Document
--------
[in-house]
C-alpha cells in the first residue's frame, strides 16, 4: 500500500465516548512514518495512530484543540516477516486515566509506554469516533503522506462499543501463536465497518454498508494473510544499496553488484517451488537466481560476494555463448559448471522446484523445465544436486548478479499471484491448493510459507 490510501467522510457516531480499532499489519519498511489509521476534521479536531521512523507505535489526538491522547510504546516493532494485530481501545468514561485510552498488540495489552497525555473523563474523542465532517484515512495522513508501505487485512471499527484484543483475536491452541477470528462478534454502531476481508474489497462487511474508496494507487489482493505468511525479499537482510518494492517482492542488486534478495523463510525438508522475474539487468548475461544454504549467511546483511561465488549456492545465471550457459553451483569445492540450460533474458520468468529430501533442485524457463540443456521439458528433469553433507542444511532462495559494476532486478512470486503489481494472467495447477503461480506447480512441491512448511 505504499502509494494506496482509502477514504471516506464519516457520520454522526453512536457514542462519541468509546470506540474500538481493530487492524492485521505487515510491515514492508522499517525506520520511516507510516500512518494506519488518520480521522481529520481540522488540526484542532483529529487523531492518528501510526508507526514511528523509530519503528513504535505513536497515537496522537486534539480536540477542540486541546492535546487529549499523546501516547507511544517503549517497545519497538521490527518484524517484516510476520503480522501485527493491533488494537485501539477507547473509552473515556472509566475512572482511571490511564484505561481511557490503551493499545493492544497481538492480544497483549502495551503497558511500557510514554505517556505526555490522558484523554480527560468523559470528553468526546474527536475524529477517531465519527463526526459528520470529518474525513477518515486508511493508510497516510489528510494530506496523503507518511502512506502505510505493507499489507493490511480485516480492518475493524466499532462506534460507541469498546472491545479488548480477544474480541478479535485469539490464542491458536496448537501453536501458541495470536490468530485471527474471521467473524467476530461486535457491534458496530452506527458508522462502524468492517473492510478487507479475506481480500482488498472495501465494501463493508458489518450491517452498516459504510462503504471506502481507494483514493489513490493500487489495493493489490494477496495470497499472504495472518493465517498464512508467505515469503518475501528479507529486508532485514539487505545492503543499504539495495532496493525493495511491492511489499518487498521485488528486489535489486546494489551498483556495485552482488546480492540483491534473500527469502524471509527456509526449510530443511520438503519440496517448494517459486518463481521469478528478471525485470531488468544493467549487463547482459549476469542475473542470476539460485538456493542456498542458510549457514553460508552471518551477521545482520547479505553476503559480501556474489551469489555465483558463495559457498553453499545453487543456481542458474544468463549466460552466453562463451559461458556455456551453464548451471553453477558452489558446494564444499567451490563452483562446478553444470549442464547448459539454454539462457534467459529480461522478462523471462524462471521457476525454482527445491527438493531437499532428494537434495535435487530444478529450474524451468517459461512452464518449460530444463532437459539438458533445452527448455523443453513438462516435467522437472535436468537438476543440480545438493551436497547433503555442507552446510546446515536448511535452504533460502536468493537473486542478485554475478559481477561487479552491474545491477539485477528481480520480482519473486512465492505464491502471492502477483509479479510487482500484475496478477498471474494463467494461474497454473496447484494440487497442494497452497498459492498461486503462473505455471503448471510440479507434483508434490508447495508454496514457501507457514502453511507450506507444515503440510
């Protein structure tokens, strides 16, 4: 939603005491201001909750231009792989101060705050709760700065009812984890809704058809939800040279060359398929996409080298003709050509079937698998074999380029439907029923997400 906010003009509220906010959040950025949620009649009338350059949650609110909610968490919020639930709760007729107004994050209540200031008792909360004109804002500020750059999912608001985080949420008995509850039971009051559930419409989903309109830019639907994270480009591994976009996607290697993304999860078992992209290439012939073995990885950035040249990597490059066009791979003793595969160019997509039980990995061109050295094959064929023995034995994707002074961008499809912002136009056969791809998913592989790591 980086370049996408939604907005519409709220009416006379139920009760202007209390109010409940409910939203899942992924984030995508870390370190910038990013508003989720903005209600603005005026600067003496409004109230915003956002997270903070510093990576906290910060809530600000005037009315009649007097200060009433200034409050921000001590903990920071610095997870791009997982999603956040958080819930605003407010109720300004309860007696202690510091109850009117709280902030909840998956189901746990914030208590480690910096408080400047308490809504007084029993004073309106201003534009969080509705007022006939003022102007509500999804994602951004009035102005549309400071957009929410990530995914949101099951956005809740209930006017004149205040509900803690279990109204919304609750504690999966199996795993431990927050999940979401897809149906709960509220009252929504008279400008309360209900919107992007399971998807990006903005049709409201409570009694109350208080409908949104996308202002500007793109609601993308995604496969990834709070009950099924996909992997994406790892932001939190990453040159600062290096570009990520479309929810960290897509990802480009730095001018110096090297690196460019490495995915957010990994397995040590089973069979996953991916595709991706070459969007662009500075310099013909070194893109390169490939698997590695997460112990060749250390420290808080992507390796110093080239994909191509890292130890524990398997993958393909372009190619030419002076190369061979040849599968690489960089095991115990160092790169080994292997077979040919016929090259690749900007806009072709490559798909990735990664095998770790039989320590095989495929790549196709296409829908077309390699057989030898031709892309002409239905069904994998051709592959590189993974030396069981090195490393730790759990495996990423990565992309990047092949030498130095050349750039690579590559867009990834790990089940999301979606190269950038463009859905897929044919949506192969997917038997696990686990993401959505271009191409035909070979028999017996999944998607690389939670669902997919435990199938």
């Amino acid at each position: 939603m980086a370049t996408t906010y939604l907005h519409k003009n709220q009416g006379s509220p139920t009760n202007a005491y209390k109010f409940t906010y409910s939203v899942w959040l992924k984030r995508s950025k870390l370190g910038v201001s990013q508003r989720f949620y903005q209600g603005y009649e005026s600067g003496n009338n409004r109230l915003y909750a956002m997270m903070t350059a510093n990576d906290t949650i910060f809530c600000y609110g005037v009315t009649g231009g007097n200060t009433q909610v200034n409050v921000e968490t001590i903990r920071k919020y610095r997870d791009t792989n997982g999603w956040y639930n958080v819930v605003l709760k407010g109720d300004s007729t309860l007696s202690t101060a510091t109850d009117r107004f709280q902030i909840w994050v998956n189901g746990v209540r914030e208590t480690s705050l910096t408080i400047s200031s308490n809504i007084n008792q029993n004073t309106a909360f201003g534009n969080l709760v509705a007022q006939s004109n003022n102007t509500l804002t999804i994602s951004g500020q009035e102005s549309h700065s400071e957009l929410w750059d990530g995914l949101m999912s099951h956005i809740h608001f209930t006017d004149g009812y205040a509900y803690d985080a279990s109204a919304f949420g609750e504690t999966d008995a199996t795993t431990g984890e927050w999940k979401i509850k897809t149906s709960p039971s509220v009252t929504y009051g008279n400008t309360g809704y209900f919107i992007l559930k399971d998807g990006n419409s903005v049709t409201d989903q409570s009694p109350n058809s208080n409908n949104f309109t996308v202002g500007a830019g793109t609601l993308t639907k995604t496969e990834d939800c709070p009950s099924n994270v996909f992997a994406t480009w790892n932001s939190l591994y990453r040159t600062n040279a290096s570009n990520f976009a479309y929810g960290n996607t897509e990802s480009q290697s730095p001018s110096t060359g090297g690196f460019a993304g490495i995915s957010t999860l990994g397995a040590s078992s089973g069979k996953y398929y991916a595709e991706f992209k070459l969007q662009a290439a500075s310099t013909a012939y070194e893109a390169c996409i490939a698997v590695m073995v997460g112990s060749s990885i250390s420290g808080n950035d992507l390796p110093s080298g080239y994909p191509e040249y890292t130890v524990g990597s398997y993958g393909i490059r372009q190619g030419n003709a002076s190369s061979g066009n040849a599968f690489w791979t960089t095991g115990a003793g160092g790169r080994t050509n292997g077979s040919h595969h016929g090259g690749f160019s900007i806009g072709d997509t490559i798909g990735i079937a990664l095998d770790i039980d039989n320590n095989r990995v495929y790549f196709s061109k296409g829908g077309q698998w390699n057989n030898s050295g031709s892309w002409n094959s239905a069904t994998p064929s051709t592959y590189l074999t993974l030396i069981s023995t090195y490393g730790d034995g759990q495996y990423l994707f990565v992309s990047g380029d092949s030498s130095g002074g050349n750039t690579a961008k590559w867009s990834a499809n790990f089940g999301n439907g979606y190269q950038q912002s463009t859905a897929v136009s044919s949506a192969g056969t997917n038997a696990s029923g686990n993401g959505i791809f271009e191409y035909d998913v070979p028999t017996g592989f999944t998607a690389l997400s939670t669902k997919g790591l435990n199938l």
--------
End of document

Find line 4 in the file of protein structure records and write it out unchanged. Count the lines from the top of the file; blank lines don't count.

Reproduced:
């Amino acid at each position: 939603m980086a370049t996408t906010y939604l907005h519409k003009n709220q009416g006379s509220p139920t009760n202007a005491y209390k109010f409940t906010y409910s939203v899942w959040l992924k984030r995508s950025k870390l370190g910038v201001s990013q508003r989720f949620y903005q209600g603005y009649e005026s600067g003496n009338n409004r109230l915003y909750a956002m997270m903070t350059a510093n990576d906290t949650i910060f809530c600000y609110g005037v009315t009649g231009g007097n200060t009433q909610v200034n409050v921000e968490t001590i903990r920071k919020y610095r997870d791009t792989n997982g999603w956040y639930n958080v819930v605003l709760k407010g109720d300004s007729t309860l007696s202690t101060a510091t109850d009117r107004f709280q902030i909840w994050v998956n189901g746990v209540r914030e208590t480690s705050l910096t408080i400047s200031s308490n809504i007084n008792q029993n004073t309106a909360f201003g534009n969080l709760v509705a007022q006939s004109n003022n102007t509500l804002t999804i994602s951004g500020q009035e102005s549309h700065s400071e957009l929410w750059d990530g995914l949101m999912s099951h956005i809740h608001f209930t006017d004149g009812y205040a509900y803690d985080a279990s109204a919304f949420g609750e504690t999966d008995a199996t795993t431990g984890e927050w999940k979401i509850k897809t149906s709960p039971s509220v009252t929504y009051g008279n400008t309360g809704y209900f919107i992007l559930k399971d998807g990006n419409s903005v049709t409201d989903q409570s009694p109350n058809s208080n409908n949104f309109t996308v202002g500007a830019g793109t609601l993308t639907k995604t496969e990834d939800c709070p009950s099924n994270v996909f992997a994406t480009w790892n932001s939190l591994y990453r040159t600062n040279a290096s570009n990520f976009a479309y929810g960290n996607t897509e990802s480009q290697s730095p001018s110096t060359g090297g690196f460019a993304g490495i995915s957010t999860l990994g397995a040590s078992s089973g069979k996953y398929y991916a595709e991706f992209k070459l969007q662009a290439a500075s310099t013909a012939y070194e893109a390169c996409i490939a698997v590695m073995v997460g112990s060749s990885i250390s420290g808080n950035d992507l390796p110093s080298g080239y994909p191509e040249y890292t130890v524990g990597s398997y993958g393909i490059r372009q190619g030419n003709a002076s190369s061979g066009n040849a599968f690489w791979t960089t095991g115990a003793g160092g790169r080994t050509n292997g077979s040919h595969h016929g090259g690749f160019s900007i806009g072709d997509t490559i798909g990735i079937a990664l095998d770790i039980d039989n320590n095989r990995v495929y790549f196709s061109k296409g829908g077309q698998w390699n057989n030898s050295g031709s892309w002409n094959s239905a069904t994998p064929s051709t592959y590189l074999t993974l030396i069981s023995t090195y490393g730790d034995g759990q495996y990423l994707f990565v992309s990047g380029d092949s030498s130095g002074g050349n750039t690579a961008k590559w867009s990834a499809n790990f089940g999301n439907g979606y190269q950038q912002s463009t859905a897929v136009s044919s949506a192969g056969t997917n038997a696990s029923g686990n993401g959505i791809f271009e191409y035909d998913v070979p028999t017996g592989f999944t998607a690389l997400s939670t669902k997919g790591l435990n199938l």